How furious would you be if you were this strident fool's wife? I'd probably rather have my husband cheat on me discreetly than slam me in a public forum. Of course, what I'd actually want is for my husband to say to me, "Honey, I totally get that breastfeeding our children serves some important function for both you and them, but can we talk about why he still has your boobs in his mouth? He can't bring them to school in his lunchbox, after all, so it might be time to start weaning him."

Also, of course his conclusion starts, "To all nursing moms." Because sure, why not lump those women in who are struggling with breastfeeding, despite the numerous hurdles, for the suggested minimum 6 months, with women whose founts overflow until the kid is old enough to choose Sunny D from the fridge himself? Our society makes it difficult enough for women to nurse their children without this doofus weighing in that we're grossing out our husbands, too.

Why the overheated self-justification? Why can't we say, "You do what's cool for you, and I'll do what's cool for me?" Why the rancor, which is just guaranteed to get everyone else reaching for their rhetorical Uzis? Isn't it kind of exhausting?

The triggering event for this round up was my seeing, this past Sunday in the New York Times, a bitter troll complaining about how, now that his gay friends can finally get married locally, he's being invited to too many weddings:

Same-sex weddings can also make us wince as stereotypes go on display in mixed company. Exhibit A: lesbians plodding down the aisle to the Judds. ... I'm talking about one bride in a frilly Vera Wang and one in a butch pantsuit. You're a better person than I am if that attire doesn't make your mind wander into areas of their relationship it doesn't belong.

In other words, "Gay people, stop enjoying your long-sought and hard-fought freedoms! They're interfering with my weekend plans. Also, lesbians, would you please just go away? Ironically, though I am wincing at your displays of stereotypes, I am contributing to one of the more vicious stereotypes about gay men myself: that we are shallow, judgmental snobs who hate women and queer women in particular."

A lot of this vitriol can be understood as people getting prickly because they are choosing less conventional paths: specifically not coupling up or not procreating. But is the defensiveness justified? Being single is a fully legitimate life-path, and our society has never been more accepting of it. Record numbers of people live by themselves:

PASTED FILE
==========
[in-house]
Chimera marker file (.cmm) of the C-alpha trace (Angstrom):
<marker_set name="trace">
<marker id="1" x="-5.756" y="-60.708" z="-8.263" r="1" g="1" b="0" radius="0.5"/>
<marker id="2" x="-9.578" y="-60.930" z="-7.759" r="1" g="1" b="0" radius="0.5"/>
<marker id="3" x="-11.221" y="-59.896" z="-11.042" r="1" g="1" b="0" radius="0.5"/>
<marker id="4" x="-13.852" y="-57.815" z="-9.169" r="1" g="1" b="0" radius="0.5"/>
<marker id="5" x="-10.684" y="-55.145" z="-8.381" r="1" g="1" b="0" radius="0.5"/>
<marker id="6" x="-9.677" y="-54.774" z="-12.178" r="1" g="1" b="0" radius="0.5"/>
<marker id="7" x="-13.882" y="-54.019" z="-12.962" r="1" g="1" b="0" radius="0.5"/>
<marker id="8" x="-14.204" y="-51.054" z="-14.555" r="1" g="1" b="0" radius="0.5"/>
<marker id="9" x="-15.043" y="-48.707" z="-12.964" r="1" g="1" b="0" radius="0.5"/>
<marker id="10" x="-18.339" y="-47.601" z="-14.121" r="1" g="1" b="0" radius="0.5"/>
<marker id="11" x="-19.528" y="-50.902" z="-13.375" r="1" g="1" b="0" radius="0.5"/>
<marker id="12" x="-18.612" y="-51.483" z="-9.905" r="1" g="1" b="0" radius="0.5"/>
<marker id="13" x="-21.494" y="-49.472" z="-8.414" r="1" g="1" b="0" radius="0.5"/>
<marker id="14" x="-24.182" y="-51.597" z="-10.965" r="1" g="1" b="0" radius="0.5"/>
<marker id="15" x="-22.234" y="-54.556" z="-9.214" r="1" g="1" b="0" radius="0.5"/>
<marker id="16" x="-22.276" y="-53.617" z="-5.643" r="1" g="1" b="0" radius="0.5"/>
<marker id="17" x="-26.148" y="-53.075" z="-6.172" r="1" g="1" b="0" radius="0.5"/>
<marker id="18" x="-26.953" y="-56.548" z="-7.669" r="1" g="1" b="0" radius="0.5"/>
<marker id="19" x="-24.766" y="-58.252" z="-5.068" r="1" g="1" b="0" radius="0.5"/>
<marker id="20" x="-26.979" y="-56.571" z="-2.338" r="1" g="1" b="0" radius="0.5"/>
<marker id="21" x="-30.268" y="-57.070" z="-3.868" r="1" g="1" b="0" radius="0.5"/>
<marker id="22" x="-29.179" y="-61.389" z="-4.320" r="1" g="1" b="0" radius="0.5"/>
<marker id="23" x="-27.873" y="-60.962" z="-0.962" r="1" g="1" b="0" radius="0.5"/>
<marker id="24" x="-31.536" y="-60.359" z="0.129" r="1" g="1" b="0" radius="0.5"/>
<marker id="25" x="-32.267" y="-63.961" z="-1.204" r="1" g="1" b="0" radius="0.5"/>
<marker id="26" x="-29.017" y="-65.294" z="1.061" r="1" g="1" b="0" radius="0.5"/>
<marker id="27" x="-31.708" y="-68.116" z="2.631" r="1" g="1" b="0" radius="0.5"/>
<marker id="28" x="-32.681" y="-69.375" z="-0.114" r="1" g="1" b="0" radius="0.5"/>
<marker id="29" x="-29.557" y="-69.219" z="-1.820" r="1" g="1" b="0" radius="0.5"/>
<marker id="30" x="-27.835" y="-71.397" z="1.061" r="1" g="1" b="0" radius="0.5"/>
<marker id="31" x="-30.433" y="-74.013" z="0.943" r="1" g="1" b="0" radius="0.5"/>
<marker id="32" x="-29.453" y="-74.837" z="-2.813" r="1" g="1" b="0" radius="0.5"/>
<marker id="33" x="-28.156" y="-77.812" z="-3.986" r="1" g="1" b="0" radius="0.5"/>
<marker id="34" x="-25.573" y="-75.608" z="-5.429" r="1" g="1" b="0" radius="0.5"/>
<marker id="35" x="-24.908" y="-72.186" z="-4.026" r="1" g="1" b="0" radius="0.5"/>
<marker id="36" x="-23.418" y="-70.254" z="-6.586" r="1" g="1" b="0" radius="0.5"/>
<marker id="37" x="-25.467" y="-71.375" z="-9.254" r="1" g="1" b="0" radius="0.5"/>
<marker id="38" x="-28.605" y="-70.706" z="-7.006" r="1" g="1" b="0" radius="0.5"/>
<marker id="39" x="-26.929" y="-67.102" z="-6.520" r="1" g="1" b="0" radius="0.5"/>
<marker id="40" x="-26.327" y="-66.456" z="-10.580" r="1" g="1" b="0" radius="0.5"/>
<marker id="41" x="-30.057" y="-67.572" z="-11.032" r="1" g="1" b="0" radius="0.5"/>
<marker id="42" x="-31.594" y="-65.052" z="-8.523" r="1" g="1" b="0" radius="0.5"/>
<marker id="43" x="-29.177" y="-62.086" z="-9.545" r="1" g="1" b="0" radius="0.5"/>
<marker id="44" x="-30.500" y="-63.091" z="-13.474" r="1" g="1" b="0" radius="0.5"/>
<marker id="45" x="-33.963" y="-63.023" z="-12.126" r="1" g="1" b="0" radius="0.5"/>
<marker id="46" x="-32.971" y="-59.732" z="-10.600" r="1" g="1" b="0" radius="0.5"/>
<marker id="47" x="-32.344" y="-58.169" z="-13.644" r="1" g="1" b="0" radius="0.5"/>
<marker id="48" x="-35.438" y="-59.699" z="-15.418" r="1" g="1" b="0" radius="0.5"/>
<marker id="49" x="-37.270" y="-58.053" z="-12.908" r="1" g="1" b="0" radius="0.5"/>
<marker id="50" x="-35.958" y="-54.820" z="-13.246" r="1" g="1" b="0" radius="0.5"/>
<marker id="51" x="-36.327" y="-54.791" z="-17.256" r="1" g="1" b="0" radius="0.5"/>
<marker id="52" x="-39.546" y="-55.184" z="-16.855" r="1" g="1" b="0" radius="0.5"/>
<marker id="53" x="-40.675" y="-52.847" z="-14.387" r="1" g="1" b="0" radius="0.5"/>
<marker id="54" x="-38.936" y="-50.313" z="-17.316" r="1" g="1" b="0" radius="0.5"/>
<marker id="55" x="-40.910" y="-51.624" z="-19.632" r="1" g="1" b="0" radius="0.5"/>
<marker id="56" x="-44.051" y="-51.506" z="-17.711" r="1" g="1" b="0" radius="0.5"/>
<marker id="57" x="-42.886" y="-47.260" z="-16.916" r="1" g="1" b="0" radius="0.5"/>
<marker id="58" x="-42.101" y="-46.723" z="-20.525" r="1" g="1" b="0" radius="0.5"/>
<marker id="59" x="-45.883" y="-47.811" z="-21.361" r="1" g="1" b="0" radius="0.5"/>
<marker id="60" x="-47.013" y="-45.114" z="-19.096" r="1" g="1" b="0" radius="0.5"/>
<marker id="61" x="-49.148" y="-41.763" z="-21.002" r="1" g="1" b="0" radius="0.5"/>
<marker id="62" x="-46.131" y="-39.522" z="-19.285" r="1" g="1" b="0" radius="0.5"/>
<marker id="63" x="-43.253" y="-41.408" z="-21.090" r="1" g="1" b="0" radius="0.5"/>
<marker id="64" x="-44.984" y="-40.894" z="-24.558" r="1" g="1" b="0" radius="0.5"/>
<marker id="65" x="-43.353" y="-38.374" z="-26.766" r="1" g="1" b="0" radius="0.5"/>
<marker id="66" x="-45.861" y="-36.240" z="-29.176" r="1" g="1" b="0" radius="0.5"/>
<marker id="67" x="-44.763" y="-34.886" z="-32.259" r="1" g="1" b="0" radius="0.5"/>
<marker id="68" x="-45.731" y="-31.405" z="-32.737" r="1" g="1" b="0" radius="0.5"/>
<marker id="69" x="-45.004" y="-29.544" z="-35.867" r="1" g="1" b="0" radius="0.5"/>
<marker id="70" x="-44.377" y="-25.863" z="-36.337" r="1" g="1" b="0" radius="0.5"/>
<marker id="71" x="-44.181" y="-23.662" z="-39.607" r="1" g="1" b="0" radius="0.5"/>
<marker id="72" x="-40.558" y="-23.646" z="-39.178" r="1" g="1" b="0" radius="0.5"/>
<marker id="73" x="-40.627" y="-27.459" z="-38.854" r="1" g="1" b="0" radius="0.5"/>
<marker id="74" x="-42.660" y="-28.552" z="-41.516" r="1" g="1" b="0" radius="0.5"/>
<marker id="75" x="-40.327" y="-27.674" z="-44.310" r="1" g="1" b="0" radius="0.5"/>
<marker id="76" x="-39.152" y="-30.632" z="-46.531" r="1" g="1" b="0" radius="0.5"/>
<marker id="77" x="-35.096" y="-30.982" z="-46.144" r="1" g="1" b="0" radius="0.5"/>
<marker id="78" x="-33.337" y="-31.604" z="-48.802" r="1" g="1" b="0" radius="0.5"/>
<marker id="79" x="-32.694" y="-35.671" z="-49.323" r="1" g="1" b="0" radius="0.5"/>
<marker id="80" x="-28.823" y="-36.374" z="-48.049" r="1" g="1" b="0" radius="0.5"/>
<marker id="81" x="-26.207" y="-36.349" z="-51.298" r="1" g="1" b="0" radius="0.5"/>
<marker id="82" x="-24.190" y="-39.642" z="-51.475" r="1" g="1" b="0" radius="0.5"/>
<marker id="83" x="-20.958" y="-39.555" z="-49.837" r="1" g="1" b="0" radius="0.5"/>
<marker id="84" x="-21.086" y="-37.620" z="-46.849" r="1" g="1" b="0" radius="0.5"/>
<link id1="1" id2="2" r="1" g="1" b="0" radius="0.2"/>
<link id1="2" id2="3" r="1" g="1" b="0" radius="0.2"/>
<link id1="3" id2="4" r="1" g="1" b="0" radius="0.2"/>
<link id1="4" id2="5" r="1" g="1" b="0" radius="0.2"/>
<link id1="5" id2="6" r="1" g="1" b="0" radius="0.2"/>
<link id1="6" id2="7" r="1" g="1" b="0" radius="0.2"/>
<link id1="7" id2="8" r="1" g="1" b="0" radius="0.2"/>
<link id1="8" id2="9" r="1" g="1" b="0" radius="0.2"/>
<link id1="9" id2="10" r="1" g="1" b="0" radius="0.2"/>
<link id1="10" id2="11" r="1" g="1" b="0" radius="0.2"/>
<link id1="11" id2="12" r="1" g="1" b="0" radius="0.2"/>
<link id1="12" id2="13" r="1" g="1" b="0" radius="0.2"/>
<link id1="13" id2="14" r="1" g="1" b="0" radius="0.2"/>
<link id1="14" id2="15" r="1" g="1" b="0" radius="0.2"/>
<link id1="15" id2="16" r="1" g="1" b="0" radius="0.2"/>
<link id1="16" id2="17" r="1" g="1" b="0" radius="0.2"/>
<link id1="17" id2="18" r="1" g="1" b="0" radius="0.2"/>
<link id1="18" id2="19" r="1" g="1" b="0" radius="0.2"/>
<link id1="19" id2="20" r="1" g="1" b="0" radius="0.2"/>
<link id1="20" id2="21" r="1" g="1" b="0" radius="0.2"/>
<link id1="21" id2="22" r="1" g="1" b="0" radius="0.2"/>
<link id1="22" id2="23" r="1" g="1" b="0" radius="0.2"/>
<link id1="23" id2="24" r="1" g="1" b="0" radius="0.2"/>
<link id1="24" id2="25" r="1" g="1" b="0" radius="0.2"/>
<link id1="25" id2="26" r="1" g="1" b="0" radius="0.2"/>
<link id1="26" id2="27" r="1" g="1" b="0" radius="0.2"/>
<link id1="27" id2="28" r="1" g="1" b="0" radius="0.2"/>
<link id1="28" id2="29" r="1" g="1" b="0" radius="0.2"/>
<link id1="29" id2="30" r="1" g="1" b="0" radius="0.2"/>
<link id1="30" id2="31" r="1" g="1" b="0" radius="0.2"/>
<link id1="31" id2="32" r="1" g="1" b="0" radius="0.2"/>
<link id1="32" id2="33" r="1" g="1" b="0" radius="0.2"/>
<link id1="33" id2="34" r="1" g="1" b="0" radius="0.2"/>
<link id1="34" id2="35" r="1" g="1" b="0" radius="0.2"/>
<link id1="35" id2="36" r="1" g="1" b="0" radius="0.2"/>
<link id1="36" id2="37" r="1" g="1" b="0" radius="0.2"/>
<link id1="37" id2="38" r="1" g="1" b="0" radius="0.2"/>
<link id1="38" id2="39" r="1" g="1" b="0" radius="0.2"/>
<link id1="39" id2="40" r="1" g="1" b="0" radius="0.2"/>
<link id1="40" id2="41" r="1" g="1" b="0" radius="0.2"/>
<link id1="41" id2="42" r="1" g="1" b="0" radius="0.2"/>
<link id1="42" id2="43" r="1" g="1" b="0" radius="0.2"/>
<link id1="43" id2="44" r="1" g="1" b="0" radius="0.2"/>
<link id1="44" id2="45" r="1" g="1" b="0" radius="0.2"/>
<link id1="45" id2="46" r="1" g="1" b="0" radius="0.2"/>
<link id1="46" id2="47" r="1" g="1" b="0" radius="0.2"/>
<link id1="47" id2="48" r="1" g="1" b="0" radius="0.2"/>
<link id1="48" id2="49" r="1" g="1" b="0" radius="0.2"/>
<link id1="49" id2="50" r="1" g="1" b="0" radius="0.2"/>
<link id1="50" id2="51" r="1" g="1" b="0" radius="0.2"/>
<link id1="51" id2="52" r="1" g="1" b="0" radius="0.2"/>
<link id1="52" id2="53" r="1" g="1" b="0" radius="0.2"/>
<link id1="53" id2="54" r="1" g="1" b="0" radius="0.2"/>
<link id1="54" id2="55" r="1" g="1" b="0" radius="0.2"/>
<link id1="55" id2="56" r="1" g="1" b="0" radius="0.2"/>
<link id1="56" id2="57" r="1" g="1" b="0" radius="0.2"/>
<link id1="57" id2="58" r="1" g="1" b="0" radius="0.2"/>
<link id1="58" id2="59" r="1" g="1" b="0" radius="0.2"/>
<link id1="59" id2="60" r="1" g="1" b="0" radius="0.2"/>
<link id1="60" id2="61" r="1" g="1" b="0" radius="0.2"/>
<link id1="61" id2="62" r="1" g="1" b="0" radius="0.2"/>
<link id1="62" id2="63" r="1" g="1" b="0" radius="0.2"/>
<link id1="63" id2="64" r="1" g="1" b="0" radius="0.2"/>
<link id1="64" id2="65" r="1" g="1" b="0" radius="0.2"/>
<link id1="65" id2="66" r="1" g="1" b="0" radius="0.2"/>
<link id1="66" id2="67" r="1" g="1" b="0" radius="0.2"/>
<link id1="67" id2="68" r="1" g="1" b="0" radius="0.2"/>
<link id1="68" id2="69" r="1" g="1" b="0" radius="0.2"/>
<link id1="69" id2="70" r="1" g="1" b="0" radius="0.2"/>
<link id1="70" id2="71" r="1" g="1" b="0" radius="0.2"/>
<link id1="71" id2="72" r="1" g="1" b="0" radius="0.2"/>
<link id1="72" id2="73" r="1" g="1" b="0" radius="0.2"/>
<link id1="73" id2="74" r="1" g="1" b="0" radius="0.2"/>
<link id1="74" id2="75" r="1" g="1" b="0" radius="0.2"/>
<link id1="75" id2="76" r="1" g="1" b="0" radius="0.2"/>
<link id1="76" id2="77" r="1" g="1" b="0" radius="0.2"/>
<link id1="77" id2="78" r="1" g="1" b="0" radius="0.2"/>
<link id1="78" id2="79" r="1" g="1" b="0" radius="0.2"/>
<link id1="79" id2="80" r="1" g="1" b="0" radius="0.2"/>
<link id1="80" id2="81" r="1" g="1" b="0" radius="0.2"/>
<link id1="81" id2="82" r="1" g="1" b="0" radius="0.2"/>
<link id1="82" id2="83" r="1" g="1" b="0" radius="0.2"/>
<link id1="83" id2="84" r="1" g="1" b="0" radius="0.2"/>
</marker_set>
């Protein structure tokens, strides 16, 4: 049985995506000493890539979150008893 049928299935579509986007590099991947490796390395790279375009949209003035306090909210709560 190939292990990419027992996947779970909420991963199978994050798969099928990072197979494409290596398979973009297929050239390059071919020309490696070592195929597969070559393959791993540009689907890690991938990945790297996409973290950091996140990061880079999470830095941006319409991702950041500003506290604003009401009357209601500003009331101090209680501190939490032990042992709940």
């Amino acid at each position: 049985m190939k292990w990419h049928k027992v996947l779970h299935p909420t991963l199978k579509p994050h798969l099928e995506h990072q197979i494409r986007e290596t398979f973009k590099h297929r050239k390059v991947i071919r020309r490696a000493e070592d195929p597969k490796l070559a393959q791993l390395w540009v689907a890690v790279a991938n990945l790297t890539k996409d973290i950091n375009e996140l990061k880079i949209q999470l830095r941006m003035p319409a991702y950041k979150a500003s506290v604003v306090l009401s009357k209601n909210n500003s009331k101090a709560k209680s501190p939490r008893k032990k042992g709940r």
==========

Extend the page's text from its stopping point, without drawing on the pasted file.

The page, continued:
Only 51% of adults today are married, according to census data. And 28% of all households now consist of just one person -- the highest level in U.S. history. That second statistic may appear less dramatic than the first, but it's actually changing much faster: The percentage of Americans living by themselves has doubled since 1960.

Singleness is, increasingly, the (or at least "a") new norm. And single people aren't ostracized. Look at two of the most powerful women of recent times: Condi Rice and Oprah. Not having a spouse doesn't hold them back. We don't burn older, unmarried ladies at the stake for being witches anymore; we appoint them to the Supreme Court.

Besides, our pop culture consistently reinforces the notion that "settling down" is for wimps, marriage is a sexless drag, and the goal is to remain young, hot, and unencumbered forever:

So what if some of your annoying relatives give you a hard time for not making it to the altar yet? That's what annoying relatives are for. If they didn't have your relationship status to needle you about, they'd be on you about your weight  or your mortgage payments or whether you're going to scar your son for life if you do or don't circumcise him.

Friends, this is very simple. If you don't want to go to other people's joyous ceremonies, don't go. If you don't want children, don't have them. If you don't want to get married, great! Save your money for retirement. I'm not judging you, so please do me the courtesy of not judging me. There's no need to for all of us to turn into Katie Roiphe, is there? That's what I thought.

 

*Sidenote: I liked Batman's own statement on the issue of gun violence from within the universe of The Dark Knight Rises: "No guns," he tells Selena Kyle sternly. "No guns, no killing." My own favorite superhero Buffy feels the same way. One could argue that it may be easier for the extremely nimble, powerful, and quick to heal among us to eschew weaponry, but these avengers also live in even more dangerous times and places than we do. Besides, they're still mortal and they face the prospect of dying on a near-daily basis. If they can choose not to pack heat, can't the rest of us?